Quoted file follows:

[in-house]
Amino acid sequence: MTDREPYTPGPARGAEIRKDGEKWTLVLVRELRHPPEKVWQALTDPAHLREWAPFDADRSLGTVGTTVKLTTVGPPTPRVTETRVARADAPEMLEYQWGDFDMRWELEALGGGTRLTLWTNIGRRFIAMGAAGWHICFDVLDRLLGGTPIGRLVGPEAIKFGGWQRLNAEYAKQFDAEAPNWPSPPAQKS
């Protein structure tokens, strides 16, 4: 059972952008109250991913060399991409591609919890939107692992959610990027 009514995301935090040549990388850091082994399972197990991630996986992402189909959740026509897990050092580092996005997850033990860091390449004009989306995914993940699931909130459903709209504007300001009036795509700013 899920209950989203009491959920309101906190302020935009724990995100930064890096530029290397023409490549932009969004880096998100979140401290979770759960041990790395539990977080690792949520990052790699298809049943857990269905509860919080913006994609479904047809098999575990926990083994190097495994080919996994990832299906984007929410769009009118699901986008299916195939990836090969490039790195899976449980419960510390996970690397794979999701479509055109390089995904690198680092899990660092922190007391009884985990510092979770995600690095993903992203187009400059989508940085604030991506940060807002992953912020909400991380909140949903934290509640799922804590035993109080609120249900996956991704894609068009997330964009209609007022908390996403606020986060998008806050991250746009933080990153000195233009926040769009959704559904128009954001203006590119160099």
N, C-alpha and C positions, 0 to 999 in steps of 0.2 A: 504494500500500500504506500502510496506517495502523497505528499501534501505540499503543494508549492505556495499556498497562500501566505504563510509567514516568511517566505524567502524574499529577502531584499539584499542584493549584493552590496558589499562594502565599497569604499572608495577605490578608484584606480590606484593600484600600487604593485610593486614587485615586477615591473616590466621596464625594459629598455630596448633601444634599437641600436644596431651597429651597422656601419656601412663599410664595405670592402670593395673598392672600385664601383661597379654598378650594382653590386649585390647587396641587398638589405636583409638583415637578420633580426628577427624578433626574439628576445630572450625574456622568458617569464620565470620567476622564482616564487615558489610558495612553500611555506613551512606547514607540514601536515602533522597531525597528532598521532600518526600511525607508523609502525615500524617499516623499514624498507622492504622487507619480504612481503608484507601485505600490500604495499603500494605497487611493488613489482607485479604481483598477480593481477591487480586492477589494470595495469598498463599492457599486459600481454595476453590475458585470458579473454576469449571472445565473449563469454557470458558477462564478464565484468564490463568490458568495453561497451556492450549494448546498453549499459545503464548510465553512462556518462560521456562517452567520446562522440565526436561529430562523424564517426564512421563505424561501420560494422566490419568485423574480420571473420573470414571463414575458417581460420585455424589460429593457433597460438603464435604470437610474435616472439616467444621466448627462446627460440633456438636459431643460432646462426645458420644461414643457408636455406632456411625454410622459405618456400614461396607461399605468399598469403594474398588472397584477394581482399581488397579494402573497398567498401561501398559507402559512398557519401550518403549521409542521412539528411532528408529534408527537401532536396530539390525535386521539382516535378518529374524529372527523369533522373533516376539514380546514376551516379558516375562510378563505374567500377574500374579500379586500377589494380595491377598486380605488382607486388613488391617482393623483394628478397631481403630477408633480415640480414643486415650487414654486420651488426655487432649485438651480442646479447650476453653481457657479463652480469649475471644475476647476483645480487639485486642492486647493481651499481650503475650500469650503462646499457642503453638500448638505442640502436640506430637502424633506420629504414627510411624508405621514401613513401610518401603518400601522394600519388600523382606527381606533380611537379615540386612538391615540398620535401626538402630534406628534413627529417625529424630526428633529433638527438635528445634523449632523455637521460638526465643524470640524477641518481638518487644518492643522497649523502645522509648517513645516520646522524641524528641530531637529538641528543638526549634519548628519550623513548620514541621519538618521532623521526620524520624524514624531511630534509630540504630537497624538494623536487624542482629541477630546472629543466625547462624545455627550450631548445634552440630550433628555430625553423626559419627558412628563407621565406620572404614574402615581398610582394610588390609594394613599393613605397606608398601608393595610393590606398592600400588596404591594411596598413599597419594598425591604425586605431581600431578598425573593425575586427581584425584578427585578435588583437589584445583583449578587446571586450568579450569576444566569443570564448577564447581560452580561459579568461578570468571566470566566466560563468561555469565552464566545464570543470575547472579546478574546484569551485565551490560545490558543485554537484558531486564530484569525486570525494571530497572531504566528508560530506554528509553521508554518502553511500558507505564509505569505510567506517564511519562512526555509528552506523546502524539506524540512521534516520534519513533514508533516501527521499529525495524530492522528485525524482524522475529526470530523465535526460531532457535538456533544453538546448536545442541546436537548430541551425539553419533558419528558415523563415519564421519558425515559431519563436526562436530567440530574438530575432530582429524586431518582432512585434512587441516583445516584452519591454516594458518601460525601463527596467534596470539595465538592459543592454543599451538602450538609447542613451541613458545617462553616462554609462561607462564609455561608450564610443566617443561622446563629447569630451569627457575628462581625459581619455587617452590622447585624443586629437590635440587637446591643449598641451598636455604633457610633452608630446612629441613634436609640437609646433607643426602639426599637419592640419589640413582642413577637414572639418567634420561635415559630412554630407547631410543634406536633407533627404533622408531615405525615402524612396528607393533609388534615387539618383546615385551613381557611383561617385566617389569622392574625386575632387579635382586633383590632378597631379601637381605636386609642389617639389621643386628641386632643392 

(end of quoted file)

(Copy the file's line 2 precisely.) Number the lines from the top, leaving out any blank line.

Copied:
Amino acid sequence: MTDREPYTPGPARGAEIRKDGEKWTLVLVRELRHPPEKVWQALTDPAHLREWAPFDADRSLGTVGTTVKLTTVGPPTPRVTETRVARADAPEMLEYQWGDFDMRWELEALGGGTRLTLWTNIGRRFIAMGAAGWHICFDVLDRLLGGTPIGRLVGPEAIKFGGWQRLNAEYAKQFDAEAPNWPSPPAQKS